Effectively dbconn has become a module level variable and thus a singleton for our purpose. Let us import this into our script.

Listing: importing our singleton
1 import database_connection
3 print('Process something')

The class is instantiated and assigned to dbconn the moment our script processes the import statement in the very first line. Thus our output is in the sequence given below.

1 Class instantiated
2 Process something

Other than this simple but useful technique, there are some other tangential ways to mimic singletons in Python. You have to fiddle with the __new__() method but I don’t particularly recommend it. There is also a related pattern called Borg which serves almost the same purpose as a singleton by implementing shared state.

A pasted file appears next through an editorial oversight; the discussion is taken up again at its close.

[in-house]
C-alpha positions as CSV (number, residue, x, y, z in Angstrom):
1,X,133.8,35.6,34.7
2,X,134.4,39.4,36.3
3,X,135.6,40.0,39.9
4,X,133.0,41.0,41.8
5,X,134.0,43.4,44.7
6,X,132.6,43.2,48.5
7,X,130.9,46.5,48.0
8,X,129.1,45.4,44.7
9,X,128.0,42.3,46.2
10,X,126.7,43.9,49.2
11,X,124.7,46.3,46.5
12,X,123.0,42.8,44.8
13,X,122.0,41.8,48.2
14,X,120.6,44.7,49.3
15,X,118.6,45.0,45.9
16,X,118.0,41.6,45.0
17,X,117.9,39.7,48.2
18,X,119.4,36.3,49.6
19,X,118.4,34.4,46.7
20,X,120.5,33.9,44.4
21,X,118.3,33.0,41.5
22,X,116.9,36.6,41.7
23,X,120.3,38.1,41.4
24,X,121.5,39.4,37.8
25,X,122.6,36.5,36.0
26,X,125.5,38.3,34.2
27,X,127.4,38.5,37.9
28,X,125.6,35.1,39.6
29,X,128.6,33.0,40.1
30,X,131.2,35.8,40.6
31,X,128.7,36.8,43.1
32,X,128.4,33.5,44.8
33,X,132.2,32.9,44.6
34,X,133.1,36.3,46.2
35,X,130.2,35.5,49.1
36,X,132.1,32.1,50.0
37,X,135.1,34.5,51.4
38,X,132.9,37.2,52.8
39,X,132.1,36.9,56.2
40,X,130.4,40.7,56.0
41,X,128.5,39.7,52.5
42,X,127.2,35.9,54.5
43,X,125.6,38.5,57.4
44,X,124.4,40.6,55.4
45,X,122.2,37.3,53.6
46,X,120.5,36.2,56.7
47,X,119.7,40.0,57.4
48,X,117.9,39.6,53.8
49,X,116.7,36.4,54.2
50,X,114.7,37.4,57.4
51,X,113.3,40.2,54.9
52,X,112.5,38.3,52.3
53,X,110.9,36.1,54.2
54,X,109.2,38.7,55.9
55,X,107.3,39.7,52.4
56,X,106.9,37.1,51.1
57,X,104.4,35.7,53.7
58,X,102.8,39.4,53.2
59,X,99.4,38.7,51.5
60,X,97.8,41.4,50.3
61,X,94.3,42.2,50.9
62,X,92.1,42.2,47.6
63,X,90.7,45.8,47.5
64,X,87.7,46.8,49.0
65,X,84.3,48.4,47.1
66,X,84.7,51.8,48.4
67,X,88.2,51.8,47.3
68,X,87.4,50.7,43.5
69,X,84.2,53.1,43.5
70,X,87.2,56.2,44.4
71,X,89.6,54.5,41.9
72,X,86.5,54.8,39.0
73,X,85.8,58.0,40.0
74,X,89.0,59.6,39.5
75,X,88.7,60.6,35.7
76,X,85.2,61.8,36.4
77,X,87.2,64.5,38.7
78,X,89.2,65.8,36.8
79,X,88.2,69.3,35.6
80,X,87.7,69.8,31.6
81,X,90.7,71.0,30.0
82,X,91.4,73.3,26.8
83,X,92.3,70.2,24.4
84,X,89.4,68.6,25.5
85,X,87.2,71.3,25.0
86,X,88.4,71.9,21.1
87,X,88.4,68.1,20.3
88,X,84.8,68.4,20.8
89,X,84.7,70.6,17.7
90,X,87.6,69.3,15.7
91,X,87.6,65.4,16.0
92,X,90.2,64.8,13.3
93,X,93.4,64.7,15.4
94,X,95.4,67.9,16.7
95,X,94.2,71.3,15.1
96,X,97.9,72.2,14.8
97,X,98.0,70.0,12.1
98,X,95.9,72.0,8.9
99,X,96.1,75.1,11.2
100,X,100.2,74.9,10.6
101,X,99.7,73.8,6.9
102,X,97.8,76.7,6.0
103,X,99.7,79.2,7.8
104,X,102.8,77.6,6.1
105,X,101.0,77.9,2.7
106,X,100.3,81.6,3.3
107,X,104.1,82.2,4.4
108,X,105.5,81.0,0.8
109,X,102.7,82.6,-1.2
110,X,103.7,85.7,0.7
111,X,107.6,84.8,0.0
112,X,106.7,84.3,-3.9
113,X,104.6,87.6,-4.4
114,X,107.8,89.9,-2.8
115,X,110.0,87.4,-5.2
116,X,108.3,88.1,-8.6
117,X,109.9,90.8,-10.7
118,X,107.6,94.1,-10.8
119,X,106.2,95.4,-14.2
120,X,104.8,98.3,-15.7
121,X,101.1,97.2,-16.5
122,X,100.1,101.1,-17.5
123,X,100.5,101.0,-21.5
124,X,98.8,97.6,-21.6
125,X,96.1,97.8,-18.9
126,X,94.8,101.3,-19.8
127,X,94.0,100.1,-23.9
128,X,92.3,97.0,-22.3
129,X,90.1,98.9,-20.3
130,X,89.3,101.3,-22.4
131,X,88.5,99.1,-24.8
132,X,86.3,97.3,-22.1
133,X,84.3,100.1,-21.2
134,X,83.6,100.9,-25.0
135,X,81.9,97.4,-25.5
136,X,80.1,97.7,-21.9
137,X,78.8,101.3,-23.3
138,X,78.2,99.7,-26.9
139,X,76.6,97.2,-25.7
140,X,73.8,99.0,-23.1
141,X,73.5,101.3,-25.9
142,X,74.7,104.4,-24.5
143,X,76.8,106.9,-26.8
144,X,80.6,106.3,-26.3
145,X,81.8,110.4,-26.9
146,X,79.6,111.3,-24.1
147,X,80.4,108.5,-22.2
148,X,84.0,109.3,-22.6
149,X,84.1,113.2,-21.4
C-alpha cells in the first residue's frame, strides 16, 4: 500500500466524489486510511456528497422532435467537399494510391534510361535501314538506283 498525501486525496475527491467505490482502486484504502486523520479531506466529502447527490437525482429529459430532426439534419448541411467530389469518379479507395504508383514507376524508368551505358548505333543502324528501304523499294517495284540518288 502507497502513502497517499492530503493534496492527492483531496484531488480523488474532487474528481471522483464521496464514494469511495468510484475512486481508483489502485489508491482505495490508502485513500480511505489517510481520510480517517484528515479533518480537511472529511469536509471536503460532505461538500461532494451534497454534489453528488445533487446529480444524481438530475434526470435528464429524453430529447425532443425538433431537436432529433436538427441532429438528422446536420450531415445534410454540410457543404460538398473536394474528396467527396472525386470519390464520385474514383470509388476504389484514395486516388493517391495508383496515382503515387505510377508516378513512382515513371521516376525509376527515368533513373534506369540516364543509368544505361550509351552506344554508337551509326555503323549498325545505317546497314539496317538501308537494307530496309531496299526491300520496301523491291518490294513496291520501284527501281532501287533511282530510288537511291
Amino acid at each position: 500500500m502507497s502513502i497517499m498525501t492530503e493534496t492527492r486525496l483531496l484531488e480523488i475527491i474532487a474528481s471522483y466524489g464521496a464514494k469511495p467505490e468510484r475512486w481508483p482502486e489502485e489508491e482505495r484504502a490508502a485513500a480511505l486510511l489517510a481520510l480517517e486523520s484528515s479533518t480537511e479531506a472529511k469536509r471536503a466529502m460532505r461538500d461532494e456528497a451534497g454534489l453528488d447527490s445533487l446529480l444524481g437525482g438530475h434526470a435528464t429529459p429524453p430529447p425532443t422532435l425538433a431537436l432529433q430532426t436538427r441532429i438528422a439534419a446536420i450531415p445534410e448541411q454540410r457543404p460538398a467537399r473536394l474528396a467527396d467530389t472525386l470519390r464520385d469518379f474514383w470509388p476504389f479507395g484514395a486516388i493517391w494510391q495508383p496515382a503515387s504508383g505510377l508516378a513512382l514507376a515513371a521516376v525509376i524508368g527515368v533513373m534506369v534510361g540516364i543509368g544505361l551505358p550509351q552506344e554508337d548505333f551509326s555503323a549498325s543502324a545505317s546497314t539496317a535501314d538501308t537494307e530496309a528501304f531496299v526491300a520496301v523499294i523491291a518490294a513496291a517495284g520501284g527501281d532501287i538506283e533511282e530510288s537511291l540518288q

The problem with Singletons

If you really think about singletons, we essentially use them as global state holding variables which are shared across the application instance. Whenever you see the word global variable or shared state, take a good hard look at whether you do need a design which promotes these. In a lot of cases, instead of rigid rules of instance creation, we should trust the programmers using our code to do the right thing. While this does seem scary at first, more often than not, we overemphasize singletons.

Consider database connections - while it is not a great idea to flood the database server with incoming connection requests, it is equally bad to let a glitch in one part of the code affect another. What happens when say a part of code locks up the database with a long running transaction? Should everyone else wait their turn since we can only have a single database connection?

Another principle that singletons violate is single responsibility. Instead of just being good at their own purpose, they also minutely cover their own creation. So now they have to be good at two things, one more than the ideal situation. All in all, there may be cases you’d want to use singletons, just be sure you really need them.